Dilated cardiomyopathy (DCM) is a type of heart muscle disease where the contractility (strength) of the heart muscle is reduced, leading to secondary dilation of the heart.  In affected animals, all four chambers of the heart can significantly dilate with thinning of the walls of the pumping chambers, the ventricles.  In cats, DCM was much more common about 30 years ago before it was identified that cats require taurine supplementation to commercially prepared diets.  Taurine is an amino acid which is important for function of the heart muscle.  Unlike other species, cats cannot synthesize taurine on their own – they require it from their diet.  Unfortunately diets in the past did not contain enough taurine leading to DCM in cats.  Once this correlation was identified, taurine levels were increased in feline diets and since that time, DCM is an uncommon diagnosis in cats.  Some cats who are eating a homemade diet or an exotic diet can still be at risk for DCM related to taurine deficiency if the diet is not nutritionally balanced.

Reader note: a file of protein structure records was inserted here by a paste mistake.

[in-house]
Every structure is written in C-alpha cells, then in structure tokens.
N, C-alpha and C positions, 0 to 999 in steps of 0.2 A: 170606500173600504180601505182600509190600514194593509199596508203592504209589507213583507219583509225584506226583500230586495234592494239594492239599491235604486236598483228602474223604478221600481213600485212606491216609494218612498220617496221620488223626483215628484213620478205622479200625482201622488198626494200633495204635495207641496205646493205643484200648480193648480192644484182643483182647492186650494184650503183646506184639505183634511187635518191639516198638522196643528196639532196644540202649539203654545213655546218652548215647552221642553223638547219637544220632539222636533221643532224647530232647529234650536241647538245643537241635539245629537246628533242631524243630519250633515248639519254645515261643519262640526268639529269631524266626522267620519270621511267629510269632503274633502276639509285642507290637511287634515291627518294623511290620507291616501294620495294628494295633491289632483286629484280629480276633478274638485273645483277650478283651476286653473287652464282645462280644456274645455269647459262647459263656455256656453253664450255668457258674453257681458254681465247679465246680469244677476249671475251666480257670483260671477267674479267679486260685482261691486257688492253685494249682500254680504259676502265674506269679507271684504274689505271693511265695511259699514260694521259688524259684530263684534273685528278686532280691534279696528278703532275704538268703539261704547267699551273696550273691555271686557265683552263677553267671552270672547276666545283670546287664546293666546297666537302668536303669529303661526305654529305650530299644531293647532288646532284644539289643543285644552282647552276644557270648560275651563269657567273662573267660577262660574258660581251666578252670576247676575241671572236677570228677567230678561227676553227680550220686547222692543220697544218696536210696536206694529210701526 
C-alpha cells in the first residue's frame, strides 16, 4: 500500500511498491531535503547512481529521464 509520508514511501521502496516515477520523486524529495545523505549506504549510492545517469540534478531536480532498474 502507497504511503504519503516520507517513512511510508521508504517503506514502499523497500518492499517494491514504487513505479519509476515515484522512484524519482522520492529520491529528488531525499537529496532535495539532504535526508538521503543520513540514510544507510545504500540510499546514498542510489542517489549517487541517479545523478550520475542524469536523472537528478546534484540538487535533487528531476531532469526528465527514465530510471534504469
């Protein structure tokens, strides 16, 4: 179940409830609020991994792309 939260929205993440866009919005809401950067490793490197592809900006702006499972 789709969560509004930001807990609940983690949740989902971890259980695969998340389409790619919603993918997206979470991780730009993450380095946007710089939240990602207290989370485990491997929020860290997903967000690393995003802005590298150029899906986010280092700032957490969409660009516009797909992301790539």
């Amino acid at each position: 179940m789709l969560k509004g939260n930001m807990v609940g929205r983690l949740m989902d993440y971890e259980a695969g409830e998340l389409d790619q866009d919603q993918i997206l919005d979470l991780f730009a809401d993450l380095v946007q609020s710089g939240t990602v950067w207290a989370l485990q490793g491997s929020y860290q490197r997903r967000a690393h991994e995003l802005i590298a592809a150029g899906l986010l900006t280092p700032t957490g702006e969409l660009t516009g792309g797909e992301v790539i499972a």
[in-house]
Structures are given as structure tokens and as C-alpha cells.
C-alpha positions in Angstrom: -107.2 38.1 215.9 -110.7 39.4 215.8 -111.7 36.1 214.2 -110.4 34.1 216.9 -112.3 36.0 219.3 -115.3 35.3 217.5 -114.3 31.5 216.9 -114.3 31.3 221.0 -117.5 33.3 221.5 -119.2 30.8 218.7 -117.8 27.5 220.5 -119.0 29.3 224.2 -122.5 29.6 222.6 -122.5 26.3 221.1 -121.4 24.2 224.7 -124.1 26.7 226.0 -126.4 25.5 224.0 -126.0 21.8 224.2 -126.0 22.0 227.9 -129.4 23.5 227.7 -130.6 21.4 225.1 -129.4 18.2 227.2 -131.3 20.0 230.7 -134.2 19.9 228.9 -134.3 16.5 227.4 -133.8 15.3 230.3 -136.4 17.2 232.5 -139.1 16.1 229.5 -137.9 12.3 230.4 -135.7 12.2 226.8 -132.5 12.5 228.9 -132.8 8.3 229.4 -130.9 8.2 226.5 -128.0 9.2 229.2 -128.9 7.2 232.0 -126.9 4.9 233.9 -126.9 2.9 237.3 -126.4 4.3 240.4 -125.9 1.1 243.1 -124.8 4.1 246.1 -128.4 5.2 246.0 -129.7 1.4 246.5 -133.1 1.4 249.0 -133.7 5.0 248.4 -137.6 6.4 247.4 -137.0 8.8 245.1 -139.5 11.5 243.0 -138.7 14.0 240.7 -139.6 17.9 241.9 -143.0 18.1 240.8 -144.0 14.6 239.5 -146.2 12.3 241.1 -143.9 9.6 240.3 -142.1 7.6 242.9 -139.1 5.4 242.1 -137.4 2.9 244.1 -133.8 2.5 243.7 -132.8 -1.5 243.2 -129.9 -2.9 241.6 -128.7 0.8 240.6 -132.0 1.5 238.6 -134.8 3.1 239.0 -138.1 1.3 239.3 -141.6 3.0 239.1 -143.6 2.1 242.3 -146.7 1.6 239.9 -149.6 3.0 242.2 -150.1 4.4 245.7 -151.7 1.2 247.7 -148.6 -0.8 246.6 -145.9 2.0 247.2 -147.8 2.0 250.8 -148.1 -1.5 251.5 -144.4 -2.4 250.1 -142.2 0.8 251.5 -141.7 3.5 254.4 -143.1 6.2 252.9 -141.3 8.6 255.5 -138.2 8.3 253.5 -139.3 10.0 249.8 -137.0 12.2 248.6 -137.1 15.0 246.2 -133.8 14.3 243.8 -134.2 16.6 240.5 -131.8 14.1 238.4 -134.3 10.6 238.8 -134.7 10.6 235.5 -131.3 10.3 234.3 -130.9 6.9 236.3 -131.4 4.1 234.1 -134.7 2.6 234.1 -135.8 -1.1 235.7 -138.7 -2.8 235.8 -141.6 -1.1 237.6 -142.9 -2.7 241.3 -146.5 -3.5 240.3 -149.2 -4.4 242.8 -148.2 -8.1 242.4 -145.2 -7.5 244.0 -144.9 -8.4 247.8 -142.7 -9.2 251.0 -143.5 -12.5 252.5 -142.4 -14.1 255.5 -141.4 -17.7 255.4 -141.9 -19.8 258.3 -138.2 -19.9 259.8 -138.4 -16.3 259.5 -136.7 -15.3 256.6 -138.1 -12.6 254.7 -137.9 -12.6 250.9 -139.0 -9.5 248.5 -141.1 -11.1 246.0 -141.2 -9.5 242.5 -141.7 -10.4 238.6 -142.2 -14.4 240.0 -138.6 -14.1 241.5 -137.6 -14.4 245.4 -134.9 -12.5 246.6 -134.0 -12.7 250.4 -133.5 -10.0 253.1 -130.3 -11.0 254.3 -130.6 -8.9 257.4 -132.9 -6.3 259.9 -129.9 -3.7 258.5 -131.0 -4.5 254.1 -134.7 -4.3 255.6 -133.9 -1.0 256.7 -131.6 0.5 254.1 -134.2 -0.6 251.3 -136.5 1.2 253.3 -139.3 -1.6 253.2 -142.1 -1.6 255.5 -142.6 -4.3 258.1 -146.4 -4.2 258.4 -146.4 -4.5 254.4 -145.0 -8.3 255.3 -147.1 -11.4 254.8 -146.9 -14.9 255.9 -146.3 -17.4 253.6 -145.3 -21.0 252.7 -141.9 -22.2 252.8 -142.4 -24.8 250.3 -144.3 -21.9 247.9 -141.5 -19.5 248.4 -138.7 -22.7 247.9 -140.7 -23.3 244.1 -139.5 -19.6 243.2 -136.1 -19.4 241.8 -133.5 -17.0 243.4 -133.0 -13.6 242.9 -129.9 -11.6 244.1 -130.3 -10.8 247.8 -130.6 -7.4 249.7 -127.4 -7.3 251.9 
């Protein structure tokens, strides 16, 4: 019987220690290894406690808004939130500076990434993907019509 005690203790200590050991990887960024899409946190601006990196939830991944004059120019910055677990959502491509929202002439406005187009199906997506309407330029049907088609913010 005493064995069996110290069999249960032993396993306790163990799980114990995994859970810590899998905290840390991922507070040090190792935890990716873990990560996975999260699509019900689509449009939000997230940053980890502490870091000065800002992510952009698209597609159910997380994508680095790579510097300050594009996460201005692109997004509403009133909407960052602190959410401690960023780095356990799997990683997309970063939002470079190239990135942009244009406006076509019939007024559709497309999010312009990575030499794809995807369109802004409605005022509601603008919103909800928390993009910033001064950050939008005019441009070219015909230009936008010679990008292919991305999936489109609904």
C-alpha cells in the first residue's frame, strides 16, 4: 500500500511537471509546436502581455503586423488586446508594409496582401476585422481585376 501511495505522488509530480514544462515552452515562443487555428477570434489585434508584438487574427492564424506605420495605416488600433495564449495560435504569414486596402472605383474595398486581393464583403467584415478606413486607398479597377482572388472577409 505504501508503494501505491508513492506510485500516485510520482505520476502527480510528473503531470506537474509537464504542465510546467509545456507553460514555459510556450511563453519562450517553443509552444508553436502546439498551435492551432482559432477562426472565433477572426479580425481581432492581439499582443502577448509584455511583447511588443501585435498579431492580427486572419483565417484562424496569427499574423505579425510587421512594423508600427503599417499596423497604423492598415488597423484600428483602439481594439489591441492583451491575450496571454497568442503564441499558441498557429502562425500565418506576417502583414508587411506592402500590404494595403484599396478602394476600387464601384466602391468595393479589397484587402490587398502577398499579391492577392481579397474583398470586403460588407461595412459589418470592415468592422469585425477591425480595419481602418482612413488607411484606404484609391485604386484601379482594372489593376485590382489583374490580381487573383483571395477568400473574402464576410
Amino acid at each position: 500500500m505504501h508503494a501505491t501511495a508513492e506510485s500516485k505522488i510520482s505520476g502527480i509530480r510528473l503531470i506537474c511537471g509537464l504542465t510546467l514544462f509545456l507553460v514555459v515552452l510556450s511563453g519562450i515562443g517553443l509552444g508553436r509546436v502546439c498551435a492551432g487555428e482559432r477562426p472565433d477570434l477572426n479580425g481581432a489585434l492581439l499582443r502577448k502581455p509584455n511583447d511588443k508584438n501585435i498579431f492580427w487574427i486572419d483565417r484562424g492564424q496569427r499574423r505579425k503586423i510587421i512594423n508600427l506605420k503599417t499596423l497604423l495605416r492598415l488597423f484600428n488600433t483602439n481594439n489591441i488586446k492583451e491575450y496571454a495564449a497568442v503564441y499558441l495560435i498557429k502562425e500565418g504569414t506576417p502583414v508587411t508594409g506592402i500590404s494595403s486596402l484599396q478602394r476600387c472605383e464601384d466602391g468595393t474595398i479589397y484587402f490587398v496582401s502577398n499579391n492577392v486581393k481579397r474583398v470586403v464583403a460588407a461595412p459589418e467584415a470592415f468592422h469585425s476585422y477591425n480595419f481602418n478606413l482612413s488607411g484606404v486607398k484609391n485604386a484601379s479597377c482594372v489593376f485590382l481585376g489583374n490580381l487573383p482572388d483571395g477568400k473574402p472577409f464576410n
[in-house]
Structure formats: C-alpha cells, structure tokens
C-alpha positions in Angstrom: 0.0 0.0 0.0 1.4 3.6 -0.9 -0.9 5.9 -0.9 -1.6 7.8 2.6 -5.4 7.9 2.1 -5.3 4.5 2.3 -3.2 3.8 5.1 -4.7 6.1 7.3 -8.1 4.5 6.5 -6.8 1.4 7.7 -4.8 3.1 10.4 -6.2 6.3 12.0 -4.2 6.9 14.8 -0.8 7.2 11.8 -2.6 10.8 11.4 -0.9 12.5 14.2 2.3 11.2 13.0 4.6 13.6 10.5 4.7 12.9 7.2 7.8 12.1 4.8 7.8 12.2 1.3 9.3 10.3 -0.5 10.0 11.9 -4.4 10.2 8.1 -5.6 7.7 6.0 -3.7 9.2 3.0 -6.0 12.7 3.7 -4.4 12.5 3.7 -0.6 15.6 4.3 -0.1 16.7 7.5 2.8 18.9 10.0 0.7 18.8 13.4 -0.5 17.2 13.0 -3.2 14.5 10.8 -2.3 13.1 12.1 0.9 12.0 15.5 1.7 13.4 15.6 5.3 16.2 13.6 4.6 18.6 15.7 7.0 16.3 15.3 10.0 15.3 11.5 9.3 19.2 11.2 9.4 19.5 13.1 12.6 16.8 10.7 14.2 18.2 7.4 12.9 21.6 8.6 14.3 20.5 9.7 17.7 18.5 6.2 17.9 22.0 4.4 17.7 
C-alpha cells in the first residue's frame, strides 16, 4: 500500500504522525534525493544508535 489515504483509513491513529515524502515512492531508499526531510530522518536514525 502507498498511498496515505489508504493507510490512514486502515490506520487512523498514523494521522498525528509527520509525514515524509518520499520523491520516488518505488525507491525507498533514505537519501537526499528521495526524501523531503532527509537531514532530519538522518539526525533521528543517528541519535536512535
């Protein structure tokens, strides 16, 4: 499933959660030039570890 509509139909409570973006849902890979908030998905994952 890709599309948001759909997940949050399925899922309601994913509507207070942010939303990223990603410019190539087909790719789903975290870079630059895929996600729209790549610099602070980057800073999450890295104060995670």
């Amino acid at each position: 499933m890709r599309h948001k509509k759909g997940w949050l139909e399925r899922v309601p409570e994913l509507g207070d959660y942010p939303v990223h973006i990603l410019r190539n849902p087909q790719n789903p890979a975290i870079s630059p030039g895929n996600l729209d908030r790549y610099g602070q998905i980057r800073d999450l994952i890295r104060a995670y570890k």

DCM is diagnosed via echocardiography (heart ultrasound), often after a cat presents with signs of heart failure.  If a cat is diagnosed with DCM not related to taurine deficiency, a possible consideration is that it represents the end-stage of a previous cardiomyopathy such as hypertrophic cardiomyopathy (HCM).  In some cats, it can be related to a previous myocardial insult such as a toxin or virus.

The prognosis for cats diagnosed with DCM is guarded, with survival times of less than 4 months reported once a cat progresses to congestive heart failure (CHF).  CHF in cats with DCM is characterized by fluid accumulation both within the lungs and outside the lungs (pleural effusion).  Pimobendan therapy may be helpful for cats with DCM as it improves the strength of contractility of the heart in dogs but studies in feline patients are lacking.  When pimobendan is used in cats it is considered an off-label use of this medication – there have been retrospective studies that have documented that cats tolerate pimobendan without significant side effects.

In terms of complications which may occur, cats with DCM are at high risk for blood clot formation which could then embolize to a variety of locations throughout the body, with the most common location being the arteries of the pelvic limbs causing paralysis and pain.  This is called feline arterial thromboembolism.  Affected cats are also at risk for arrhythmias which may increase risk for sudden death